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Detect Overflows Using the Fixed-Point Conversion Tool

This example shows how to detect overflows using the Fixed-Point Conversion tool. At the numerical testing stage in the conversion process, the tool simulates the fixed-point code using scaled doubles. It then reports which expressions in the generated code produce values that would overflow the fixed-point data type.

Prerequisites

To complete this example, you must install the following products:

  • MATLAB®

  • MATLAB Coder™

  • Fixed-Point Designer™

Create a Project

In a local writable folder, create a MATLAB Coder project named overflow.

At the MATLAB command line, enter

coder -new overflow.prj

By default, the project opens in the MATLAB workspace.

Add File

  1. In the same folder, create a function, overflow.

    function y = overflow(b,x,reset)
        if nargin<3, reset = true; end
        persistent z p
        if isempty(z) || reset
            p = 0;
            z = zeros(size(b));
        end
        [y,z,p] = fir_filter(b,x,z,p);
    end
    function [y,z,p] = fir_filter(b,x,z,p)
        y = zeros(size(x));
        nx = length(x);
        nb = length(b);
        for n=1:nx
            p=p+1; if p>nb, p=1; end
            z(p) = x(n);        
            acc = 0;
            k = p;
            for j=1:nb
                acc = acc + b(j)*z(k);
                k=k-1; if k<1, k=nb; end
            end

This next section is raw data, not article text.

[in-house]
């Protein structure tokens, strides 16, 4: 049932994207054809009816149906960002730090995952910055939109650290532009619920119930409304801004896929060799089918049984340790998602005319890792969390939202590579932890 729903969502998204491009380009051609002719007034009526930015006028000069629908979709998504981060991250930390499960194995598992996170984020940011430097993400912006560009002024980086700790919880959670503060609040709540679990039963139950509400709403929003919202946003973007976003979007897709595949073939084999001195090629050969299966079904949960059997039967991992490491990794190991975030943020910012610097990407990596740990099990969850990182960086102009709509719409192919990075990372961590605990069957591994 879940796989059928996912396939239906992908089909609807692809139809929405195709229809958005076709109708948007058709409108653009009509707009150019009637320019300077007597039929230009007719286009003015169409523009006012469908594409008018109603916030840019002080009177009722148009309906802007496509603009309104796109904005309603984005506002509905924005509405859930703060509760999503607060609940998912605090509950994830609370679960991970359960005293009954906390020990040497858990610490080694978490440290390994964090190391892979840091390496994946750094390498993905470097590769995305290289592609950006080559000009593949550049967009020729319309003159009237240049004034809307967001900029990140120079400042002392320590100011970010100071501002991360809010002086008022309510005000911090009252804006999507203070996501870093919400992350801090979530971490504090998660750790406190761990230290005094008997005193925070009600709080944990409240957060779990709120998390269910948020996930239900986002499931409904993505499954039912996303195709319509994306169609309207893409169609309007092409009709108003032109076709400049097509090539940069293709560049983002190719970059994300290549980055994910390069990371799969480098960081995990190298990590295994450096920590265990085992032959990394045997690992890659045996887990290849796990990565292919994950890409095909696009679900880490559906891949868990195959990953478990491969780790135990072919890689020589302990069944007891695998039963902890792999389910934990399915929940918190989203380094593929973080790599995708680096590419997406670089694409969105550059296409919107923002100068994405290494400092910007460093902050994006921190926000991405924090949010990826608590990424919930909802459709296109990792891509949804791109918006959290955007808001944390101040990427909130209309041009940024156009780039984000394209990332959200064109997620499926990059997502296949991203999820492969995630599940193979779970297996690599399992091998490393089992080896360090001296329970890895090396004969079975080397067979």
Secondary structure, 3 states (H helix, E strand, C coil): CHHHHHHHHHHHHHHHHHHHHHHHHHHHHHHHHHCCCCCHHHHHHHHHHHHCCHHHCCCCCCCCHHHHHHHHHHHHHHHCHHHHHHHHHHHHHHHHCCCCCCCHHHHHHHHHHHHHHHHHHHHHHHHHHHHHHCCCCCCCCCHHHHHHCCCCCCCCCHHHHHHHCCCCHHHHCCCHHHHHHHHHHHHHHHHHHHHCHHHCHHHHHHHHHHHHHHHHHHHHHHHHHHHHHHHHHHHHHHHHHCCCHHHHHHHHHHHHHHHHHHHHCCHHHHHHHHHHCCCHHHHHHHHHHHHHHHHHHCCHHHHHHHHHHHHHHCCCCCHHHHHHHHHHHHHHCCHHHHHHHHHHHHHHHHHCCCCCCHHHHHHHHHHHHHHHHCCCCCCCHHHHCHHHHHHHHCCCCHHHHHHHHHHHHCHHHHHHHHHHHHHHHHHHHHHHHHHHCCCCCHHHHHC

y(n) = acc;
        end
    end
    
  2. On the project Overview tab, click the Add files link. Browse to the file overflow.m and then click OK to add the file to the project.

Define Input Types

  1. Create a test file, overflow_test.m to exercise the overflow algorithm. You use this test file to define input types for b, x, and reset, and, later, to verify the fixed-point version of the algorithm.

    function overflow_test
        % The filter coefficients were computed using the FIR1 function from
        % Signal Processing Toolbox.
        %   b = fir1(11,0.25);
        b = [-0.004465461051254
             -0.004324228005260
             +0.012676739550326
             +0.074351188907780
             +0.172173206073645
             +0.249588554524763
             +0.249588554524763
             +0.172173206073645
             +0.074351188907780
             +0.012676739550326
             -0.004324228005260
             -0.004465461051254]';
        
        % Input signal
        nx = 256;
        t = linspace(0,10*pi,nx)';
    
        % Impulse
        x_impulse = zeros(nx,1); x_impulse(1) = 1;
    
        % Max Gain
        % The maximum gain of a filter will occur when the inputs line up with the
        % signs of the filter's impulse response.
        x_max_gain = sign(b)';
        x_max_gain = repmat(x_max_gain,ceil(nx/length(b)),1);
        x_max_gain = x_max_gain(1:nx);
    
    
        % Sums of sines
        f0=0.1; f1=2;
        x_sines = sin(2*pi*t*f0) + 0.1*sin(2*pi*t*f1);
    
        % Chirp
        f_chirp = 1/16;                  % Target frequency
        x_chirp = sin(pi*f_chirp*t.^2);  % Linear chirp
    
        x = [x_impulse, x_max_gain, x_sines, x_chirp];
        titles = {'Impulse', 'Max gain', 'Sum of sines', 'Chirp'};
        y = zeros(size(x));
    
        for i=1:size(x,2)
            reset = true;
            y(:,i) = overflow(b,x(:,i),reset);
        end
    
        test_plot(1,titles,t,x,y)
    
    end
    function test_plot(fig,titles,t,x,y1)
        figure(fig)
        clf
        sub_plot = 1;
        font_size = 10;
        for i=1:size(x,2)
            subplot(4,1,sub_plot); sub_plot = sub_plot+1;
            plot(t,x(:,i),'c',t,y1(:,i),'k')
            axis('tight')